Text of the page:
Walking the Streets of Dubrovnik… Seaports of the Mediterranean

The Stradun, Dubrovnik's main thoroughfare, lit up by sun after a rain storm.

The Stradun, Dubrovnik’s main thoroughfare, wet after a rain storm.

Luck was with us… the rain held off while we were on the walls of Dubrovnik and waited for us to descend to the Stradun, the city’s main thoroughfare. Lunch and pizza occupied most of the downpour. Afterwards we were treated to shiny, wet streets.

Our pizza, Croatian style.

Our pizza, Croatian style.

In its first life the Stradun had been a winding canal separating Dubrovnik’s Roman and Slav populations. The canal was filled in during the Eleventh Century and brought the two populations together. A devastating earthquake took out most of the town in 1667 and Dubrovnik rebuilt the road to its present straight alignment.

Narrow pedestrian ways shoot off in both directions from the Stradun and invite exploration. Plazas anchor both ends of the street. Since we arrived in December, Dubrovnik was preparing for the holidays. Two Christmas trees competed for our attention in Luza Square. I found one outlined by a window in the old Customs House to be particularly dramatic.

Walkways such as this and the one below branch off from the Stradun in Dubrovnik, Croatia and invite exploration.

Walkways such as this and the one below branch off from the Stradun in Dubrovnik, Croatia and invite exploration.

Dubrovnik walkway.

Dubrovnik walkway.

We visited Dubrovnik in December and found the city preparing for the holidays. In this picture,a Christmas tree is gracefully outlined by a window in Sponza Palace, the old custom house.

We visited Dubrovnik in December and found the city preparing for the holidays. In this picture,a Christmas tree is gracefully outlined by a window in Sponza Palace, the old custom-house.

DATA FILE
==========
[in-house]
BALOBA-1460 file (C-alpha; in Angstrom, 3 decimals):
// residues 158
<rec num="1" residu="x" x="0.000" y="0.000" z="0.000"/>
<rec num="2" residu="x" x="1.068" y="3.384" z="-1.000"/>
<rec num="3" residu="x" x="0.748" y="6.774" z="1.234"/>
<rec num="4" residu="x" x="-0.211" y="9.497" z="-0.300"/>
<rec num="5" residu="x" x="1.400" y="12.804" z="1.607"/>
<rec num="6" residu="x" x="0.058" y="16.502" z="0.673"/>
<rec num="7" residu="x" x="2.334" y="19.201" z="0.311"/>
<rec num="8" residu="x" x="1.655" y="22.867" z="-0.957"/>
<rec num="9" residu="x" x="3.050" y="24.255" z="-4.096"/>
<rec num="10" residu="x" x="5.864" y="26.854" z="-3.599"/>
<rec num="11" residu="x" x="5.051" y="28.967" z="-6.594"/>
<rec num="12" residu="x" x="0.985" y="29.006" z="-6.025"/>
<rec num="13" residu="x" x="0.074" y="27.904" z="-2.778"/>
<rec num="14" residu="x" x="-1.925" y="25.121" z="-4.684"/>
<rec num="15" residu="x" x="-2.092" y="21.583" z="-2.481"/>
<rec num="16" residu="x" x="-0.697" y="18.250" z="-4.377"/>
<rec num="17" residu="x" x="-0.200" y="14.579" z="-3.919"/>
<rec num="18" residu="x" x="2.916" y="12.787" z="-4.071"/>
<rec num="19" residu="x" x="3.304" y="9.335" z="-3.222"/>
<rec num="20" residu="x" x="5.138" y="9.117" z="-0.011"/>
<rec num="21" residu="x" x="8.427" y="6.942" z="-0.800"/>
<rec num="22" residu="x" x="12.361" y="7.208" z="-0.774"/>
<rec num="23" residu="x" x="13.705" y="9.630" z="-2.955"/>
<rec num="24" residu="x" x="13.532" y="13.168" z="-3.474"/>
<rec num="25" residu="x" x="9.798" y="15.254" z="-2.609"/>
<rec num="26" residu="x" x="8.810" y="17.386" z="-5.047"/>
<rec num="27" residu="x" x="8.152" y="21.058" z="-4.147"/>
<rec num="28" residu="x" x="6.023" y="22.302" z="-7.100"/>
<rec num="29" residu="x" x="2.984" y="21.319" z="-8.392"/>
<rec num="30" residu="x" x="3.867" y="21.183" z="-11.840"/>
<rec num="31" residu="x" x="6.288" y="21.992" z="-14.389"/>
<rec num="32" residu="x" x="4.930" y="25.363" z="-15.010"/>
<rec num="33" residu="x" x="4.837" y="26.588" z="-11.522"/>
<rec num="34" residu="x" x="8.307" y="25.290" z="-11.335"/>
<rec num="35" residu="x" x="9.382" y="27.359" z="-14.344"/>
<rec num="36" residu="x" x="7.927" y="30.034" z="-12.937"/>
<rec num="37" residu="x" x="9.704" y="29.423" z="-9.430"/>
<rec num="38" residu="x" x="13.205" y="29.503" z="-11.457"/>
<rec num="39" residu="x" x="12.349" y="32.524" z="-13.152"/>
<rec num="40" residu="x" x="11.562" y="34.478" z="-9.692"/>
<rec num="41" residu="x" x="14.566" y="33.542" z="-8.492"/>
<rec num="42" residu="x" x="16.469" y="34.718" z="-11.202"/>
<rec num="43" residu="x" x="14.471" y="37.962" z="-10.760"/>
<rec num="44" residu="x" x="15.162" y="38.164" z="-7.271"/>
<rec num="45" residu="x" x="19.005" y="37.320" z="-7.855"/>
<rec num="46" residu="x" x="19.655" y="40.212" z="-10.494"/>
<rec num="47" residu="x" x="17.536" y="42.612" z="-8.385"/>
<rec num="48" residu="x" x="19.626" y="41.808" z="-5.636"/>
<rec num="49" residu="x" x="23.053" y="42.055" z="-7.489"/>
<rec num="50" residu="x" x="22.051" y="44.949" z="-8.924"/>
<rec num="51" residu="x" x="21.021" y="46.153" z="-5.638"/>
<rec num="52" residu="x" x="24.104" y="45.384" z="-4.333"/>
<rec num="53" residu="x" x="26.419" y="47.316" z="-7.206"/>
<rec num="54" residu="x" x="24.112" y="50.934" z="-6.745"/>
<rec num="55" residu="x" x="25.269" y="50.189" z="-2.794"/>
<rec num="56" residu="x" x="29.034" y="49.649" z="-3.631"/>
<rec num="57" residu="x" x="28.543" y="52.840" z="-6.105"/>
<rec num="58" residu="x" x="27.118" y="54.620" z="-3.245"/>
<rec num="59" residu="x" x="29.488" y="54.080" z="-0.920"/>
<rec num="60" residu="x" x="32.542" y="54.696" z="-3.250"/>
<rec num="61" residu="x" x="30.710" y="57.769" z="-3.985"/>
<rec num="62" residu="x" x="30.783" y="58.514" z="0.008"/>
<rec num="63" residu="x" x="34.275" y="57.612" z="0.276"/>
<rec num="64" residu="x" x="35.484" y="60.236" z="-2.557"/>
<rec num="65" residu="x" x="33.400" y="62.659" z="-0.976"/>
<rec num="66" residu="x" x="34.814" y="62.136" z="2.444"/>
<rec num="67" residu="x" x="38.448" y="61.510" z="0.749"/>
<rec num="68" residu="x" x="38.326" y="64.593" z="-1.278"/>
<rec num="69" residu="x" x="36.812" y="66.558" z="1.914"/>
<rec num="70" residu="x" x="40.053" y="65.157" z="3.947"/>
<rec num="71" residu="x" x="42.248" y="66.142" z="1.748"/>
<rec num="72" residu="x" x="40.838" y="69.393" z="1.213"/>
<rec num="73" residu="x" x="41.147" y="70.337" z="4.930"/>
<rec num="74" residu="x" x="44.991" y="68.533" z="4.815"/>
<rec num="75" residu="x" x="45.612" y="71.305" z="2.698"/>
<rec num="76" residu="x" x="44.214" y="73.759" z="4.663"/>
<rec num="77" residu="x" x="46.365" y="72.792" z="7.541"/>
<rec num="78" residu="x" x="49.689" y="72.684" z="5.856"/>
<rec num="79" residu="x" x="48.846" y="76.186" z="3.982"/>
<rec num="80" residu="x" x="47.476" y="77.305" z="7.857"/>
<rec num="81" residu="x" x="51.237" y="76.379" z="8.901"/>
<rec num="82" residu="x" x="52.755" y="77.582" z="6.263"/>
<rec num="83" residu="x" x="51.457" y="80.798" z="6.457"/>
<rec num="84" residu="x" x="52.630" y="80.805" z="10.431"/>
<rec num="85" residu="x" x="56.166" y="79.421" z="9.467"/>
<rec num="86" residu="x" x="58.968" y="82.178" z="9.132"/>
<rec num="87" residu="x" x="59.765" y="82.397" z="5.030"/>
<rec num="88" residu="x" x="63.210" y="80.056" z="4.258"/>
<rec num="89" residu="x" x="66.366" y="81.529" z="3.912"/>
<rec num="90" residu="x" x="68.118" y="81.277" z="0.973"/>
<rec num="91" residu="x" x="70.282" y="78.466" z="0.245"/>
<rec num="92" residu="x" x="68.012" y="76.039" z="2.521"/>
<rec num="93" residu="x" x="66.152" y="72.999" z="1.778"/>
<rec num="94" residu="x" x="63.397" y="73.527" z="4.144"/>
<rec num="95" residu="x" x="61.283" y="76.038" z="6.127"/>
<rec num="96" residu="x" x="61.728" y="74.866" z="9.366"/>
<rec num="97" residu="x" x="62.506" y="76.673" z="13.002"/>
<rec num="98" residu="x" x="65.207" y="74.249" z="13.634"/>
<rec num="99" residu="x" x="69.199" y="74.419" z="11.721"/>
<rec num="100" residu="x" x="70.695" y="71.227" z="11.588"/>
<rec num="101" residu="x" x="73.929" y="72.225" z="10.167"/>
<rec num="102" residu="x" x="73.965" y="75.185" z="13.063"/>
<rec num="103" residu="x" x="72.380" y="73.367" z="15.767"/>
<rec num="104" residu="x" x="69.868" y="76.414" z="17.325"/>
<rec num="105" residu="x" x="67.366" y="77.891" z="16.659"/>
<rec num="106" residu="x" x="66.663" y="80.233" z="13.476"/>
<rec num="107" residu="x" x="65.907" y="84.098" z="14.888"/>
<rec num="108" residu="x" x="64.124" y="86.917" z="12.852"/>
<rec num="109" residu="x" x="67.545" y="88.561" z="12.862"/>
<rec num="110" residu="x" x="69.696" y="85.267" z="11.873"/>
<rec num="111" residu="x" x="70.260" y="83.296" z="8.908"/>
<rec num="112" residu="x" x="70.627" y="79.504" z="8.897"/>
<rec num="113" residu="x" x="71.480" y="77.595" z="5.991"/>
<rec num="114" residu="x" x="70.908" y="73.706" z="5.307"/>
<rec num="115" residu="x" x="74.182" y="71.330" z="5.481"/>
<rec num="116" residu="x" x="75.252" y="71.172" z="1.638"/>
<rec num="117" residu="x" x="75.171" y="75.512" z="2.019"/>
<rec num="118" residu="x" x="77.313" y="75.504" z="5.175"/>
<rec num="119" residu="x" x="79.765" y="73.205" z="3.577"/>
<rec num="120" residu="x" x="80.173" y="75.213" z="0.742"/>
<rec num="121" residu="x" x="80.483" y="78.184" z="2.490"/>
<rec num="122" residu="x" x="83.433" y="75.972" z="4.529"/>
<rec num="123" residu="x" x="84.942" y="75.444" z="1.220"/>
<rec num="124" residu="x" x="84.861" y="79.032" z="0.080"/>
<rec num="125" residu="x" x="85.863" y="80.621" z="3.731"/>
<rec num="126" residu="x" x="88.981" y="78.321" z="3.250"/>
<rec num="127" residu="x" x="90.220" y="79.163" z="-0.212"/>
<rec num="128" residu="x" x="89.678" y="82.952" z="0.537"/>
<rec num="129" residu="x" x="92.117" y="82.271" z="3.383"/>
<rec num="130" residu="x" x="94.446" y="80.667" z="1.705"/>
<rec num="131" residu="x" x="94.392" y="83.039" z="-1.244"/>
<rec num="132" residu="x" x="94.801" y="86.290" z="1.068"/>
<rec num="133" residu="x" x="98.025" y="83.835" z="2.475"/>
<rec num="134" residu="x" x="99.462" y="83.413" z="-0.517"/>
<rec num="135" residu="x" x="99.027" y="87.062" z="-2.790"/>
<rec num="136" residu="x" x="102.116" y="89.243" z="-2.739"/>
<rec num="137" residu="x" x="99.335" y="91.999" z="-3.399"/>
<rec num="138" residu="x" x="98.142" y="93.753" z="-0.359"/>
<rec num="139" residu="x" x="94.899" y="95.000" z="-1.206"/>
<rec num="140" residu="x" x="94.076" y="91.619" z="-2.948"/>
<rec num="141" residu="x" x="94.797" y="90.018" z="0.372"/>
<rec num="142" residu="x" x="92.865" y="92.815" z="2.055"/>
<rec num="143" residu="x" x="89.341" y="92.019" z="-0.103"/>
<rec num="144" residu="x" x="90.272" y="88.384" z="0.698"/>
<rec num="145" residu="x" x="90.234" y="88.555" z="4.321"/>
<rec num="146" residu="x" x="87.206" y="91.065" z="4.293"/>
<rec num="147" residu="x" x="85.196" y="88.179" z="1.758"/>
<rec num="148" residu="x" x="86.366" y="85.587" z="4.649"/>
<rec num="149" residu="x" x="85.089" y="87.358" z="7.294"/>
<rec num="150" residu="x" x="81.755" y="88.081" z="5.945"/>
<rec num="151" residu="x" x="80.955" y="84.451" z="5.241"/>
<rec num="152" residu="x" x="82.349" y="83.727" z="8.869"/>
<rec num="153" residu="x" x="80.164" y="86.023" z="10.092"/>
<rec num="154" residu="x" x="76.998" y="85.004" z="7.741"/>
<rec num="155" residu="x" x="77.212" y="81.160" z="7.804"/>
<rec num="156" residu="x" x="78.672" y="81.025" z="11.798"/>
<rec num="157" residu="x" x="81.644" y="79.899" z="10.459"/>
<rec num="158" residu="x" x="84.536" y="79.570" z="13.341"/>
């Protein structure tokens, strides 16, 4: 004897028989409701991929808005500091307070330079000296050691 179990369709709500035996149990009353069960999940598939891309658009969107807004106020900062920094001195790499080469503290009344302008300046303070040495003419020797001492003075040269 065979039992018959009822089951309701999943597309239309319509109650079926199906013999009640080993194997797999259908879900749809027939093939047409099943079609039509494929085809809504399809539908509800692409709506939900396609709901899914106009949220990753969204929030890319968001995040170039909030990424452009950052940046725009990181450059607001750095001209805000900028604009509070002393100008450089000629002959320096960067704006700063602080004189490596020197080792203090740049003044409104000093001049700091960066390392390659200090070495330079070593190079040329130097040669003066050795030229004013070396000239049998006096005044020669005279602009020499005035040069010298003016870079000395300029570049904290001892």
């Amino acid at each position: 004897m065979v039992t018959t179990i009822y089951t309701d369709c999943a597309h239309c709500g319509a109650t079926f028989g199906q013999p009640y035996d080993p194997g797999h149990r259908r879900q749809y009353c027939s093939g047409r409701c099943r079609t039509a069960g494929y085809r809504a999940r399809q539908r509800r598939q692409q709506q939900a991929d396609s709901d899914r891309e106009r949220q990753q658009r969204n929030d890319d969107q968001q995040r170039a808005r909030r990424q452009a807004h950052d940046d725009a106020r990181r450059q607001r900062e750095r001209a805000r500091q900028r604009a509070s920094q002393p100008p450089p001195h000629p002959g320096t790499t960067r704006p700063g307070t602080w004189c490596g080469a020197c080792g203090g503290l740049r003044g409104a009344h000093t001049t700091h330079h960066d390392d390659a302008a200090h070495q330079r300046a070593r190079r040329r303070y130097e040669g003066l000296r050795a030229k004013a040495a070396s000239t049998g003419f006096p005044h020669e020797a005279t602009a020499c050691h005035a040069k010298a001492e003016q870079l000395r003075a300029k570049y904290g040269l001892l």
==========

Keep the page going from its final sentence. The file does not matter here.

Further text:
Another photo of Sponza Palace, the Christmas Tree and Dubrovnik's clock tower.

Another photo of Sponza Palace, the Christmas Tree and Dubrovnik’s clock tower.

The town’s bell tower and clock, St. Blaise’s Church and Orlando’s Column and are also prominent features of Luza Square. Both St. Blaise and Orlando symbolize Dubrovnik’s fierce sense of independence.

A close up of the Dubrovnik clock tower.

A close up of the Dubrovnik clock tower. A digital clock at the bottom adds a touch of modernization.

St. Blaise was an early third century Christian Martyr from Armenia who was so holy that wild animals were said to drop by his cave for a blessing. The Romans used steel combs to flay off his skin and then beheaded him. Since the combs resembled those used for carding wool, Blaise became the Patron Saint of the wool trade. Go figure.

He earned the everlasting gratitude of Dubrovnik by appearing in a vision to a local priest to warn of an imminent invasion by the Venetians in 971. Ever since, the locals have loved St. Blaise and disliked Venice. They celebrate his birthday by parading various parts of his body through the city on February 3.

St. Blaise, the Patron Saint of Dubrovnik, holds a model of the city in his hand. This particular statue is found in the Pile Gate at one of the city's main entrances. (Photo by Peggy Mekemson)

St. Blaise, the Patron Saint of Dubrovnik, holds a model of the city in his hand. This particular statue is found in the Pile Gate at one of the city’s main entrances. (Photo by Peggy Mekemson)

Orlando is known as the legendary knight Roland in Northern Europe. The story is that he rescued Dubrovnik from a siege by the Saracens in the Eighth Century. The fact that the dates of Roland’s life don’t match those of Orlando doesn’t seem to matter. He wasn’t from Venice. Also of note… his arm was used as the standard measure of cloth in Dubrovnik.

The Orlando column in Luza Square. (Photo by Peggy Mekemson.)

The Orlando column in Luza Square. (Photo by Peggy Mekemson.)

The Pile Gate, Franciscan Monastery, and Onofrio’s Fountain are located at the other end of the Stradun. The fountain is a subject of my next blog. The Monastery houses a peaceful cloister and a small but interesting museum that features a pharmacy that opened in 1317 and St. Luke’s finger.

The Franciscan Monastery in Dubrovnik.

The Franciscan Monastery in Dubrovnik caught in the sunlight.

In 1337 the Franciscans opened one of the first phamacies in Europe as part of their commitment to provide medical care.

In 1317 the Franciscans opened one of the first pharmacies in Europe as part of their commitment to provide medical care.

NEXT BLOG: I look at Gargoyles, St. Luke’s finger and other oddities of Dubrovnik.

6 comments on “Walking the Streets of Dubrovnik… Seaports of the Mediterranean

  1. I really like the narrow streets and that big stairwell.. It gives the town a wonderful, close-knit feel..
    That pizza looked yummy.. another great post with awesome photo!!

    • The pizza was good… Each country seemed to have a different style of Pizzas. It was fun to sample them. And you are right about the city. Within the walls everything felt connected.

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